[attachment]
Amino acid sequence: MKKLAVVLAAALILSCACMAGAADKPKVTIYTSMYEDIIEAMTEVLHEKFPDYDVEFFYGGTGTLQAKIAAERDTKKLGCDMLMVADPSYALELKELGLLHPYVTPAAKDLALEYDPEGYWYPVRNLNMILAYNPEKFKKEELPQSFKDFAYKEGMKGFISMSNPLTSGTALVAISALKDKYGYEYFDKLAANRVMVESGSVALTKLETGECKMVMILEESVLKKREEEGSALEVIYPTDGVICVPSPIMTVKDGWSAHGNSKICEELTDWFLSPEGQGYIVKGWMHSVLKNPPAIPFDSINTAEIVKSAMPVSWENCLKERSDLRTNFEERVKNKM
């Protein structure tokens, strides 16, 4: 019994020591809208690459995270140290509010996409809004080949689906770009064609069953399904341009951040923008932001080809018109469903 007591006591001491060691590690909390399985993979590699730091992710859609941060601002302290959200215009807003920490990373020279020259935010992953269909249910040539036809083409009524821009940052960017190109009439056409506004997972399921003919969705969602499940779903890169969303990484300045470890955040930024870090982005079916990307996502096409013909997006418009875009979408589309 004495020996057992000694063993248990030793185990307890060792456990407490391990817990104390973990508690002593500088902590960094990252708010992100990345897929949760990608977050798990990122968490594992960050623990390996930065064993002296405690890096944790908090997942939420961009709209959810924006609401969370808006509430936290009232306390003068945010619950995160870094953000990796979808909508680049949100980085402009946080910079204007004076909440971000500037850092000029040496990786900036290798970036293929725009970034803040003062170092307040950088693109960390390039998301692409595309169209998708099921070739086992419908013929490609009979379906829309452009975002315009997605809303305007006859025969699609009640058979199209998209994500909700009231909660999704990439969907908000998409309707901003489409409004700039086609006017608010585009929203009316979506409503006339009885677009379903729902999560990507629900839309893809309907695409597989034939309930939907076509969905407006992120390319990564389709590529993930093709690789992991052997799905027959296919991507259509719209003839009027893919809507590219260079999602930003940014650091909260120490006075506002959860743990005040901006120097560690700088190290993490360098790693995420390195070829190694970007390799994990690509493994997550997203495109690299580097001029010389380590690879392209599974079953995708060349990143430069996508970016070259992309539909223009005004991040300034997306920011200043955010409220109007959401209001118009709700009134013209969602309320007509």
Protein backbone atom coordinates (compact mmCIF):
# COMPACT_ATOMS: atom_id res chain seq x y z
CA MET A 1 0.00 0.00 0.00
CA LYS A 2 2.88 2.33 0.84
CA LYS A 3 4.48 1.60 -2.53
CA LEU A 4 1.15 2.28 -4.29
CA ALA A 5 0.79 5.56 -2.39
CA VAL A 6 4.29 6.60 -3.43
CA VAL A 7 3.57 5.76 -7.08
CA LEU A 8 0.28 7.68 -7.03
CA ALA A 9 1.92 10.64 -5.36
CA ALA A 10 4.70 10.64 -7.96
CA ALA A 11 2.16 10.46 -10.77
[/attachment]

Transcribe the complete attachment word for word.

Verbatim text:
Amino acid sequence: MKKLAVVLAAALILSCACMAGAADKPKVTIYTSMYEDIIEAMTEVLHEKFPDYDVEFFYGGTGTLQAKIAAERDTKKLGCDMLMVADPSYALELKELGLLHPYVTPAAKDLALEYDPEGYWYPVRNLNMILAYNPEKFKKEELPQSFKDFAYKEGMKGFISMSNPLTSGTALVAISALKDKYGYEYFDKLAANRVMVESGSVALTKLETGECKMVMILEESVLKKREEEGSALEVIYPTDGVICVPSPIMTVKDGWSAHGNSKICEELTDWFLSPEGQGYIVKGWMHSVLKNPPAIPFDSINTAEIVKSAMPVSWENCLKERSDLRTNFEERVKNKM
């Protein structure tokens, strides 16, 4: 019994020591809208690459995270140290509010996409809004080949689906770009064609069953399904341009951040923008932001080809018109469903 007591006591001491060691590690909390399985993979590699730091992710859609941060601002302290959200215009807003920490990373020279020259935010992953269909249910040539036809083409009524821009940052960017190109009439056409506004997972399921003919969705969602499940779903890169969303990484300045470890955040930024870090982005079916990307996502096409013909997006418009875009979408589309 004495020996057992000694063993248990030793185990307890060792456990407490391990817990104390973990508690002593500088902590960094990252708010992100990345897929949760990608977050798990990122968490594992960050623990390996930065064993002296405690890096944790908090997942939420961009709209959810924006609401969370808006509430936290009232306390003068945010619950995160870094953000990796979808909508680049949100980085402009946080910079204007004076909440971000500037850092000029040496990786900036290798970036293929725009970034803040003062170092307040950088693109960390390039998301692409595309169209998708099921070739086992419908013929490609009979379906829309452009975002315009997605809303305007006859025969699609009640058979199209998209994500909700009231909660999704990439969907908000998409309707901003489409409004700039086609006017608010585009929203009316979506409503006339009885677009379903729902999560990507629900839309893809309907695409597989034939309930939907076509969905407006992120390319990564389709590529993930093709690789992991052997799905027959296919991507259509719209003839009027893919809507590219260079999602930003940014650091909260120490006075506002959860743990005040901006120097560690700088190290993490360098790693995420390195070829190694970007390799994990690509493994997550997203495109690299580097001029010389380590690879392209599974079953995708060349990143430069996508970016070259992309539909223009005004991040300034997306920011200043955010409220109007959401209001118009709700009134013209969602309320007509």
Protein backbone atom coordinates (compact mmCIF):
# COMPACT_ATOMS: atom_id res chain seq x y z
CA MET A 1 0.00 0.00 0.00
CA LYS A 2 2.88 2.33 0.84
CA LYS A 3 4.48 1.60 -2.53
CA LEU A 4 1.15 2.28 -4.29
CA ALA A 5 0.79 5.56 -2.39
CA VAL A 6 4.29 6.60 -3.43
CA VAL A 7 3.57 5.76 -7.08
CA LEU A 8 0.28 7.68 -7.03
CA ALA A 9 1.92 10.64 -5.36
CA ALA A 10 4.70 10.64 -7.96
CA ALA A 11 2.16 10.46 -10.77